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The U.S. And The Power Of Multilateral Action

President Barack Obama delivers the commencement address during a graduation and commissioning ceremony at the U.S. Military Academy, May 28, 2014, in West Point, New York.

President Barack Obama emphasized the importance -- for the U.S. and the world -- of multilateral action and international cooperation.

In a major foreign policy address at the United States Military Academy, President Barack Obama emphasized the importance -- for the U.S. and the world -- of multilateral action and international cooperation in relieving tensions and resolving crises.
The U.S. And The Power Of Multilateral Action
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He pointed to two examples: Ukraine and Iran.

To counter Russia’s propaganda against its neighbor, as well as Russia’s massing of troops on Ukraine’s border and support for armed militias inside Ukraine, the U.S., Mr. Obama said, used its ability to shape world opinion to isolate Russia:

“Because of American leadership, the world immediately condemned Russian actions, Europe and the G-7 joined with us to impose sanctions; NATO reinforced our commitment to Eastern European allies; the IMF is helping to stabilize Ukraine’s economy; OSCE monitors brought the eyes of the world to unstable parts of Ukraine.”

On May 25, Mr. Obama noted, Ukrainians went to the polls by the millions to vote for a new president:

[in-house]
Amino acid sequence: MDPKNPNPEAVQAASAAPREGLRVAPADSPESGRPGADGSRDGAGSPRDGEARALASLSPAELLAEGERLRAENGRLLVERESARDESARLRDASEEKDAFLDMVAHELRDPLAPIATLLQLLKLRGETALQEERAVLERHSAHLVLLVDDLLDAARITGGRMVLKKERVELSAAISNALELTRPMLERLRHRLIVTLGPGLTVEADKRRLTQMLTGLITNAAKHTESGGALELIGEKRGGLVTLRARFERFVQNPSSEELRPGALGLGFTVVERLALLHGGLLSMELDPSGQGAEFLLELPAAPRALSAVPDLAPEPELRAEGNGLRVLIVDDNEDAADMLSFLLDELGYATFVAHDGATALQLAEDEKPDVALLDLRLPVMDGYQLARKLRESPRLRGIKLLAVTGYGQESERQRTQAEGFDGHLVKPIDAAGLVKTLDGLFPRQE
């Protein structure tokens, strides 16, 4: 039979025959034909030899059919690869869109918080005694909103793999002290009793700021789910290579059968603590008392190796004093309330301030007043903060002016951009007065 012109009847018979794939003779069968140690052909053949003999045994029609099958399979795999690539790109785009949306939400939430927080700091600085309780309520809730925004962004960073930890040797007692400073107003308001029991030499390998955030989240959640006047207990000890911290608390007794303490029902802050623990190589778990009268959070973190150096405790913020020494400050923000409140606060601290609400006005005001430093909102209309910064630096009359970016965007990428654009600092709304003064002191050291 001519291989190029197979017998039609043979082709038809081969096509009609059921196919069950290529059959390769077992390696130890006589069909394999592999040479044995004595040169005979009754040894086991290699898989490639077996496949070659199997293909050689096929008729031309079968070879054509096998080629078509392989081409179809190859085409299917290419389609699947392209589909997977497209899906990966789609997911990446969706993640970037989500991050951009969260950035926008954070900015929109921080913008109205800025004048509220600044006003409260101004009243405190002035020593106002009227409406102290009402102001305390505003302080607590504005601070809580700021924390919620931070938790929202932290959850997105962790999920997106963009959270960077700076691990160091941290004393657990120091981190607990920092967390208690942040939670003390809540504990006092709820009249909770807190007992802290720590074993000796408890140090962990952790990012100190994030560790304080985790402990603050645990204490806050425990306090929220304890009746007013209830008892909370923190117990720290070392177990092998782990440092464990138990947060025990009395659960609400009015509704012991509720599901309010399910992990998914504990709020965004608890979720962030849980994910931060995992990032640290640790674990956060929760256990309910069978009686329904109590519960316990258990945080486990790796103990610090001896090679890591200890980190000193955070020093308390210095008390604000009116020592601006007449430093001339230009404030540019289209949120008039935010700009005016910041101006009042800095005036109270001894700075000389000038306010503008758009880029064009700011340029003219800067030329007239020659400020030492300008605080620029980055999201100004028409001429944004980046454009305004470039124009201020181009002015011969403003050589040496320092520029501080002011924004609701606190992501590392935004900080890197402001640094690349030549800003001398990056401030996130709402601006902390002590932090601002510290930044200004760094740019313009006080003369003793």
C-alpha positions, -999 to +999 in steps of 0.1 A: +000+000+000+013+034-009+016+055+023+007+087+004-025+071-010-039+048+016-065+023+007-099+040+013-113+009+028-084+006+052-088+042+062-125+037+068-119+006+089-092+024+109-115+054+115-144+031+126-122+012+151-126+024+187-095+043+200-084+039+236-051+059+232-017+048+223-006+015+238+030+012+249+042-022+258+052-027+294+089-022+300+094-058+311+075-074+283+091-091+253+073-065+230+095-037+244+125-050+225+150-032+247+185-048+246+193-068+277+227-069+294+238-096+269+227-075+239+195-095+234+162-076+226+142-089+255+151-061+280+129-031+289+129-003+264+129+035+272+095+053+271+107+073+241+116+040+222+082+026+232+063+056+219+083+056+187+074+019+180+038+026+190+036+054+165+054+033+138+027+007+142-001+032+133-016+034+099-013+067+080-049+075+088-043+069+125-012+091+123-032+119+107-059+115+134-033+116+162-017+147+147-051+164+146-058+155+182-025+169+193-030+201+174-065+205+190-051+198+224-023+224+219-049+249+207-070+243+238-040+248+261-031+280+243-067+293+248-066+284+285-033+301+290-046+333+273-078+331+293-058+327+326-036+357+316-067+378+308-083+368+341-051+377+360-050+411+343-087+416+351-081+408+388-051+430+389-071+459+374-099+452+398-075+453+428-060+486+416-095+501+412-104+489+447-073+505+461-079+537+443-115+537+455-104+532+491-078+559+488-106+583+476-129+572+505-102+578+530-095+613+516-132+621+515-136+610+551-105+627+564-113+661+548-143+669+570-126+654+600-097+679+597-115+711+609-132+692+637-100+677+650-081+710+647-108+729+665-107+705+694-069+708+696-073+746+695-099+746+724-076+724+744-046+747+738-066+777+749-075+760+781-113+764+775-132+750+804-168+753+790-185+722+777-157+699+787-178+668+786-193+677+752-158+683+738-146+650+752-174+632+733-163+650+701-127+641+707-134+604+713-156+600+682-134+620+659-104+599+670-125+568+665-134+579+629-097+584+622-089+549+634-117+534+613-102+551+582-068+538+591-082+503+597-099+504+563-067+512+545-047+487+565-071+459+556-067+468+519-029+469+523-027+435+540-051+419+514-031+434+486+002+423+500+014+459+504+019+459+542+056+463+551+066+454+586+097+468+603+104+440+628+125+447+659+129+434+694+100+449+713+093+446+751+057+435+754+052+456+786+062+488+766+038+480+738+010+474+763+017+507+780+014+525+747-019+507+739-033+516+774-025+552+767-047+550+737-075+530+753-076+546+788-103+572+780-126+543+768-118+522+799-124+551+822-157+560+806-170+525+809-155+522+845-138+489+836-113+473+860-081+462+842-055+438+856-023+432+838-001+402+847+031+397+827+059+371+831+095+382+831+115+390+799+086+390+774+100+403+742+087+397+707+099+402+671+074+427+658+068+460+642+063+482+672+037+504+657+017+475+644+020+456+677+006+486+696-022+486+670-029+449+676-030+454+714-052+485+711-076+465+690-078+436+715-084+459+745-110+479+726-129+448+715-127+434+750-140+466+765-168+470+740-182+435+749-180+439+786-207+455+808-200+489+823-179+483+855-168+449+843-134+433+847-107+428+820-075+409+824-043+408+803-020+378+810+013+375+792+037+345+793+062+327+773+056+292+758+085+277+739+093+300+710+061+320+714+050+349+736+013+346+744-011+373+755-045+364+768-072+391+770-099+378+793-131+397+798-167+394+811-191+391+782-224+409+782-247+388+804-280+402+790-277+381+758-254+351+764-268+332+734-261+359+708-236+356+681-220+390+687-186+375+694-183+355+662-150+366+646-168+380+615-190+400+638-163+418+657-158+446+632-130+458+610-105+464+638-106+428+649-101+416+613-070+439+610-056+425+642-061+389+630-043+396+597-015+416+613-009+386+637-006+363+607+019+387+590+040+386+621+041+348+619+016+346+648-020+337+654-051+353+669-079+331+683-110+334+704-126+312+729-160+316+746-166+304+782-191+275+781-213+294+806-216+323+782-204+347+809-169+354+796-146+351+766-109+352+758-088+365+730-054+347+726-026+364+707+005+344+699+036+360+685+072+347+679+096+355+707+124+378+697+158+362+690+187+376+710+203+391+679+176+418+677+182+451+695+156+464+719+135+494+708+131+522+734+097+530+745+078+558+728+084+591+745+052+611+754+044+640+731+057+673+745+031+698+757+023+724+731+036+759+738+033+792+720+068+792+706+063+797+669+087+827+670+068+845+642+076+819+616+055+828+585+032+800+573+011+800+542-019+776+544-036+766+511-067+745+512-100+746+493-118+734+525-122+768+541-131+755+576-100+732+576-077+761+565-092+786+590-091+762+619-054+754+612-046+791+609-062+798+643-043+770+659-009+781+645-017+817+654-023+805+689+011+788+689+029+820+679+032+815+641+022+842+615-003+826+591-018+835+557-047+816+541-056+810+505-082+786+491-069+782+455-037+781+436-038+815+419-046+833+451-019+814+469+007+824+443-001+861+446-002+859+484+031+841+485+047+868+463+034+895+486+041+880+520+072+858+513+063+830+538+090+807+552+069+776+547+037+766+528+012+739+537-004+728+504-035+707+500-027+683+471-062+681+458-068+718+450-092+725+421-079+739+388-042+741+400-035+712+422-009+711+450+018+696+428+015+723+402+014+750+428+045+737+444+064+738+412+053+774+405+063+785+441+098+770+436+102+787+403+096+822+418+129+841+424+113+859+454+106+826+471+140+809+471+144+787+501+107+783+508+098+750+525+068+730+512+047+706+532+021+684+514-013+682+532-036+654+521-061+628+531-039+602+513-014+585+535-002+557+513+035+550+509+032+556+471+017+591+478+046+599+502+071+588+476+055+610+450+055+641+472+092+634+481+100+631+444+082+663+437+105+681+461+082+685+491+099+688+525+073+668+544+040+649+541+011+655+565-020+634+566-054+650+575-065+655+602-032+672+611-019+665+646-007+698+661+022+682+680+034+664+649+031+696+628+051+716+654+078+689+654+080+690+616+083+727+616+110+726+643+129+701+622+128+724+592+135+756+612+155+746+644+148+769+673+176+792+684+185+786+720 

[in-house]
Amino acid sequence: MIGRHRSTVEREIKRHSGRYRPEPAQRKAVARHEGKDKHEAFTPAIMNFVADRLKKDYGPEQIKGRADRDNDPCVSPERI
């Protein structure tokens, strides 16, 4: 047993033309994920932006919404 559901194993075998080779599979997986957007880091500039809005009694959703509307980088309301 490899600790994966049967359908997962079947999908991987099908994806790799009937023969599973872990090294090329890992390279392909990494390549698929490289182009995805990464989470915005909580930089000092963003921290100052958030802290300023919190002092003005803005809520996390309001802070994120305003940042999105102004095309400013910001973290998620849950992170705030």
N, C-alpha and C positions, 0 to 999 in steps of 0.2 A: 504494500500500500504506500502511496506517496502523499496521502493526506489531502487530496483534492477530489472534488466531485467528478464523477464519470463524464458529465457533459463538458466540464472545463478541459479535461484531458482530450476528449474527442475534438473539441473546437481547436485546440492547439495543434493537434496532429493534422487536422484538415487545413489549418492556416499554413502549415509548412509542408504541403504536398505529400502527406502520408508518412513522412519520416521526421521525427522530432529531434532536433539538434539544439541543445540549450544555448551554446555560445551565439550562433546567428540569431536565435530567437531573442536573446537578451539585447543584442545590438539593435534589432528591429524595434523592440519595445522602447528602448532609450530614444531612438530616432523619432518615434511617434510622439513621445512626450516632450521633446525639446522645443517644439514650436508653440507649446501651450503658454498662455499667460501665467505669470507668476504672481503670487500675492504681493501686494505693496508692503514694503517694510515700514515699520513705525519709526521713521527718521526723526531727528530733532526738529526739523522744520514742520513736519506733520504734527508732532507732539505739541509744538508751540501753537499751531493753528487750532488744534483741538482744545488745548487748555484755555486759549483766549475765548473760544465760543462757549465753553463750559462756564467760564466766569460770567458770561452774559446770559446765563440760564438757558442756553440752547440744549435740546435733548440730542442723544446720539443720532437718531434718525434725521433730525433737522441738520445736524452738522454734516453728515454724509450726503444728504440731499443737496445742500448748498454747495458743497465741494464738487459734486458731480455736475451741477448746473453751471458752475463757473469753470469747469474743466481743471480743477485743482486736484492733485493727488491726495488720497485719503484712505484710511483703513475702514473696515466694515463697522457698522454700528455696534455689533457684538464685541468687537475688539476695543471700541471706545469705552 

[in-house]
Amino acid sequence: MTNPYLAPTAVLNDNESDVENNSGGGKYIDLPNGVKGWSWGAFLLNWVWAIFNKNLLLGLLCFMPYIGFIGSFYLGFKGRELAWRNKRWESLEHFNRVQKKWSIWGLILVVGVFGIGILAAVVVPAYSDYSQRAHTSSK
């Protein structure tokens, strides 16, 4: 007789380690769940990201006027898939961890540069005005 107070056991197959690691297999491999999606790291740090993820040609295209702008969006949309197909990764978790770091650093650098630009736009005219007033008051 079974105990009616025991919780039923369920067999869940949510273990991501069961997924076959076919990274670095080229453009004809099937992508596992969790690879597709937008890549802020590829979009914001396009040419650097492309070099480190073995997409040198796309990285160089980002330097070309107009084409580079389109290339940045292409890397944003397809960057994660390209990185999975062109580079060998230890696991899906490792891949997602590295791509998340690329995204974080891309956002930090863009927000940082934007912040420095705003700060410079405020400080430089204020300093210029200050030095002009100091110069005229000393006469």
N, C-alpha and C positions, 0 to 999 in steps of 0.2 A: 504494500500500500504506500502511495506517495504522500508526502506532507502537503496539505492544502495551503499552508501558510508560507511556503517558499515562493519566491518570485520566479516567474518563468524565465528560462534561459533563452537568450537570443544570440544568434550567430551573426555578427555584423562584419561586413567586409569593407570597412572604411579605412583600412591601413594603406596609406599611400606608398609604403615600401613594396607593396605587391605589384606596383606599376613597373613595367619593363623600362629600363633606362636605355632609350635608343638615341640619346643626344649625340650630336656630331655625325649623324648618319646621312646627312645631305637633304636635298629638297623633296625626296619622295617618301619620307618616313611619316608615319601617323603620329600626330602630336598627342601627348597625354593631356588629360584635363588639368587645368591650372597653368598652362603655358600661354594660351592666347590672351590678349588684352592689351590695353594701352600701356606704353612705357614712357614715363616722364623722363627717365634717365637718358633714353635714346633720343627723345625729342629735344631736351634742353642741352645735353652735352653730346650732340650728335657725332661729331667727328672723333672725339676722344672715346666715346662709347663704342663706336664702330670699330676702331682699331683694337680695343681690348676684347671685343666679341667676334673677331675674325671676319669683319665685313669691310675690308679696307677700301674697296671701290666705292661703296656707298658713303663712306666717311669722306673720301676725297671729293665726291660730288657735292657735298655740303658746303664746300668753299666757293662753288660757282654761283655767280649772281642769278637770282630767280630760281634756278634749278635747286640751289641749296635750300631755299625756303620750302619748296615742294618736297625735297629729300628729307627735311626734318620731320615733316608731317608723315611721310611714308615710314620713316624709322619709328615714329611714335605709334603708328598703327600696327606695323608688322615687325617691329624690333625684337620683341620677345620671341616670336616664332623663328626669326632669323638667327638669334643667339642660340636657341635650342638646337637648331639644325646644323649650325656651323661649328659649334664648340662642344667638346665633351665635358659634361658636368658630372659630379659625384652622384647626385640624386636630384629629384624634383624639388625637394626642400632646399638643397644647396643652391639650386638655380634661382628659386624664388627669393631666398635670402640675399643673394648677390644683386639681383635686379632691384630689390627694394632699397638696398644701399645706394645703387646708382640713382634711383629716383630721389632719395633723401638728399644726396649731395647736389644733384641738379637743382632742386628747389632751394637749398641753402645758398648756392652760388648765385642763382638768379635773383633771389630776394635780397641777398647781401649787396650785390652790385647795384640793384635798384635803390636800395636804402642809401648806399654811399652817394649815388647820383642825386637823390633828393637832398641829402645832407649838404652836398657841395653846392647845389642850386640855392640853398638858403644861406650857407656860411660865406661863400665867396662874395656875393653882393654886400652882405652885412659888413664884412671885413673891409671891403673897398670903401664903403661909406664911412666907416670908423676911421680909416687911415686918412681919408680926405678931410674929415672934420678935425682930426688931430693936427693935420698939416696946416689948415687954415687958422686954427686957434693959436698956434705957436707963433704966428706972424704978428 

“There will remain grave challenges ahead, but standing with our allies on behalf of international order, working with international institutions, has given a chance for the Ukrainian people to choose their future – without us firing a shot.”

Similarly, international cooperation has provided a new opportunity to resolve tensions over Iran’s nuclear program, which, despite warnings, Mr. Obama said, has steadily advanced for years.

“But at the beginning of my presidency, we built a coalition that imposed sanctions on the Iranian economy, while extending the hand of diplomacy to the Iranian government. And now we have an opportunity to resolve our differences peacefully.”

Mr. Obama warned that the “odds of success are still long, and we reserve all options to prevent Iran from obtaining a nuclear weapon:”

“But for the first time in a decade, we have a very real chance of achieving a breakthrough agreement, one that is more effective and durable than what we could have achieved through the use of force. And throughout these negotiations, it has been our willingness to work through multilateral channels that kept the world on our side.”

In both the case of Ukraine and Iran, said President Obama, the United States “built coalitions to respond to a specific challenge. Now we need to do more to strengthen the institutions that can anticipate and prevent problems from spreading.”

“This is American leadership,” Mr. Obama said. “This is American strength.”